Using Feedback to Exceed Guests' Great Expectations

By Shayne Paddock Chief Innovation Officer / Guest Management Solutions, TravelClick | April 06, 2014

Guest preferences and expectations constantly change. Hoteliers can't assume that because a guest made a request during one stay that the same request will be made — or even desired — each time he or she returns to your property. Travelers’ personas change. Sometimes a guest is traveling on business; other times it's for leisure. The guest may be alone or accompanied by a spouse or the entire family. Whether these road trippers are looking for a quick place to sleep or a longer stay where more amenities are desired, knowing what they want, when they want it, and how often is key to guest loyalty and satisfaction.

Asking guests about each desire or preference all at once can be overwhelming. To be more effective over the long run and get the answers you need, try asking for small amounts of information more often throughout the guest lifecycle. Preferences sometimes change between booking the reservation and arriving on property, especially for stays where the booking window is large. Checking in with guests periodically enables hoteliers to always have the most accurate information on hand.

In addition to asking for preferences at various points in the guest lifecycle, the customer should be able to communicate his or her requests using their preferred communication channel; it may be over the telephone, on a laptop, or a smartphone. Don't assume, however, that just because a guest reached out to you with a smartphone that it will always be his preferred communication channel.

When to Ask and What to Ask For

The shorter the gap between the experience and asking for a guest review, the higher the success rate for obtaining feedback. For example, if the property has a golf course, managers will get a higher rate of return when asking for feedback shortly after a round is played versus asking a guest to recall the experience weeks or months after the stay is completed. In-stay queries reduce the amount of information you are asking for at check-out. By requesting feedback while the guest is still on property, it gives managers an opportunity to remedy any negative situation in person. This is especially important when asking about the reservation experience; if you wait until after the stay to ask about the check-in process, chances are a guests' recollection may be skewed, especially if the hotel waits months after check out before a query is initiated.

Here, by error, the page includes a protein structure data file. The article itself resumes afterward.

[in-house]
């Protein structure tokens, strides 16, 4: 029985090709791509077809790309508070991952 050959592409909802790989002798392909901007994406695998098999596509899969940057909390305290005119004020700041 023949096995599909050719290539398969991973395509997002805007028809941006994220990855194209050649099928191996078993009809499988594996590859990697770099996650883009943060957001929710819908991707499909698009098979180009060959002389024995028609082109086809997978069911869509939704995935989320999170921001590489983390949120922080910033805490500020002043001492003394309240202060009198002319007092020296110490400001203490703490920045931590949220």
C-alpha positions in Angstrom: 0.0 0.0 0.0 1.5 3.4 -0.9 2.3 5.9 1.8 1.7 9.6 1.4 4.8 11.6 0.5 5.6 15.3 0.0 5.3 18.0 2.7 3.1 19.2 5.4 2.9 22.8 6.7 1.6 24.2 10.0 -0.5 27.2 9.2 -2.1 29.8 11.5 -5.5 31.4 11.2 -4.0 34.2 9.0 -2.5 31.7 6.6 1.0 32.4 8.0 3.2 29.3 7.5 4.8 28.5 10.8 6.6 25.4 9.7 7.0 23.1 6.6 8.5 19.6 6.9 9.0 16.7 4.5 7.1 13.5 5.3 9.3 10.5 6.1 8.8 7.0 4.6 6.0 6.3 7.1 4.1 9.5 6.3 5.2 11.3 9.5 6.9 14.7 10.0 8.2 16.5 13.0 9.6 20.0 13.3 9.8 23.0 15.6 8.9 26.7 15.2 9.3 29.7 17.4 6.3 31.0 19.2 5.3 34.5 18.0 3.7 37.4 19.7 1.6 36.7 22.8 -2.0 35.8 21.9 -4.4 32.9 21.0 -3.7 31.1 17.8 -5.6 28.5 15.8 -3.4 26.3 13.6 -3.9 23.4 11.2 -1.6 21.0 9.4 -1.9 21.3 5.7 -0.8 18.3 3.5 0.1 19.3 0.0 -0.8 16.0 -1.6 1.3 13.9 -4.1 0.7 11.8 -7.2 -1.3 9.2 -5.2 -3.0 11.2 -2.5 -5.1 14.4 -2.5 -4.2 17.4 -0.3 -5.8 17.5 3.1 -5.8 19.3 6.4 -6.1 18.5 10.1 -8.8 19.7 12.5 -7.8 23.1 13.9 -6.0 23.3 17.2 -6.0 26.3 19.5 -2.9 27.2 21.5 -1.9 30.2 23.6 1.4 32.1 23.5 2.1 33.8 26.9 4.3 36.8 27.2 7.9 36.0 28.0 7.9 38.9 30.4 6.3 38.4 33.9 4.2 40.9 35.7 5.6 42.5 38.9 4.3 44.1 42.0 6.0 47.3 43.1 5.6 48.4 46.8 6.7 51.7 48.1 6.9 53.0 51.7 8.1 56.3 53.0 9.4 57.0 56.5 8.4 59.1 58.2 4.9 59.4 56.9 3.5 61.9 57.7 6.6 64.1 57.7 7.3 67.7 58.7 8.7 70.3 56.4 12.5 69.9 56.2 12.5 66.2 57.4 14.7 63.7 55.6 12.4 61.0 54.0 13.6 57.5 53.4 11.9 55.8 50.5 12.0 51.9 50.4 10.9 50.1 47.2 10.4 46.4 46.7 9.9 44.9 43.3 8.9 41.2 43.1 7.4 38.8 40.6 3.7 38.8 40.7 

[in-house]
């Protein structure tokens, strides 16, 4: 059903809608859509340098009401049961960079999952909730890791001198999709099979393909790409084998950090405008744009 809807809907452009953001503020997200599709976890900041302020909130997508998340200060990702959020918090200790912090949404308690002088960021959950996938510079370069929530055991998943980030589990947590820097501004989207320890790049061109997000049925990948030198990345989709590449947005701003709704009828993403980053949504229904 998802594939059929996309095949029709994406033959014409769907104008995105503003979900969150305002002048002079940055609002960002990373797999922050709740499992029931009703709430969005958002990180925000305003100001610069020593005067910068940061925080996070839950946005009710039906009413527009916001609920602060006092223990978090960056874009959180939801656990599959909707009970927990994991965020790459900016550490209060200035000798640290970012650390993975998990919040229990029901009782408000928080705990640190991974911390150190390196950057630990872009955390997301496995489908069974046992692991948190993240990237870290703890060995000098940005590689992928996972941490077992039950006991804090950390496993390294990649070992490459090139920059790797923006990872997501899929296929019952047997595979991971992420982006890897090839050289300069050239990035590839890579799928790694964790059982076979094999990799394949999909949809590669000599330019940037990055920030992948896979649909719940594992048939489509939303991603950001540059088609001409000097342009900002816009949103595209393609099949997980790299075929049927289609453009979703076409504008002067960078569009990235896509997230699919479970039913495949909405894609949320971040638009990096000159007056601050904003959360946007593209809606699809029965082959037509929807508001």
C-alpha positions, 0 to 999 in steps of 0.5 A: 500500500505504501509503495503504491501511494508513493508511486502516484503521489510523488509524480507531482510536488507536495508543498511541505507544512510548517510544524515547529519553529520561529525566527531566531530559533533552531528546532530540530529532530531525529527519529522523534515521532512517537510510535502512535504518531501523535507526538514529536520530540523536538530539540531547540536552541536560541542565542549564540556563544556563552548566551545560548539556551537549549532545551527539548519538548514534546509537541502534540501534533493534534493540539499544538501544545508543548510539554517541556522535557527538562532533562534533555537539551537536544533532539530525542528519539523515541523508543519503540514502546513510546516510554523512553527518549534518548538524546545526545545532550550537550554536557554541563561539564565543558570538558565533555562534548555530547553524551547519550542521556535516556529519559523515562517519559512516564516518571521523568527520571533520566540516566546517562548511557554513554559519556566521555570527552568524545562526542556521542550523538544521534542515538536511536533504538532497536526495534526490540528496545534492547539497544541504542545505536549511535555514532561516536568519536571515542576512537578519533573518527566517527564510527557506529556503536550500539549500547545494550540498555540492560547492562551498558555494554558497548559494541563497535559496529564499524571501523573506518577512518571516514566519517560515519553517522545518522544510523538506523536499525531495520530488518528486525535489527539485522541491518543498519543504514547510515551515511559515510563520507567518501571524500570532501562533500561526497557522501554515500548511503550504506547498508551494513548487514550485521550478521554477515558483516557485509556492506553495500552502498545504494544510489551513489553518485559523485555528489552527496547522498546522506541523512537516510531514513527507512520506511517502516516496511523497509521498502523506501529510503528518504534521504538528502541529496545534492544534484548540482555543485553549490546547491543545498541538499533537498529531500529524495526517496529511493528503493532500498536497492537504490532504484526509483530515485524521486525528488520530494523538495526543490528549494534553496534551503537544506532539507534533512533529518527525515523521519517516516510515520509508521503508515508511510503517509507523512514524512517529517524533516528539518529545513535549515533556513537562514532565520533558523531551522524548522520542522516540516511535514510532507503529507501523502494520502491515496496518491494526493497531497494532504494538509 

Asking the guest after every interaction isn't good either. Hoteliers need to be strategic in knowing when it's appropriate to ask for immediate feedback and when they should wait. Immediate requests via survey should be sent during:

Coming up in January 2018...

Mobile Technology: Relentless Innovation

Technology has become a crucial component in attracting and retaining hotel guests, and the need to enhance a guest’s technology experience is driving a relentless pace of innovation. To meet and exceed guest expectations, 54% of hotels will spend more on technology in 2018, and mobile solutions in particular will top the list of capital investments. Many hotels are integrating mobile booking, mobile keys, mobile payments and mobile check-in into their operations. Other hotels are emphasizing the in-room experience, boosting bandwidth and upgrading flat screen TVs to more easily interface with guest mobile devices. And though not yet mainstream, there are many exciting technology developments on the near horizon. The Internet of Things (loT) is taking form in some places, and can be found in guest room control systems, voice activation systems, and in wearable sensors that can be used for access and payment options. Virtual reality headsets are available at some hotels so guests can enjoy virtual trips to exotic locations or if off-property, preview conference facilities and guest rooms. How long will it be before a hotel employs a fleet of robots for room service, or utilizes a hologram as a concierge, or installs gesture-controlled walls that feature interactive digital displays? Some hotels are already using augmented reality for translation services, or interactive wall maps, or even virtual décor. This pace of innovation is challenging property owners and brands to stay on top of the latest technology trends while still addressing current projects. The January Hotel Business Review will explore what some hotels are doing to maximize their opportunities in the mobile technology space.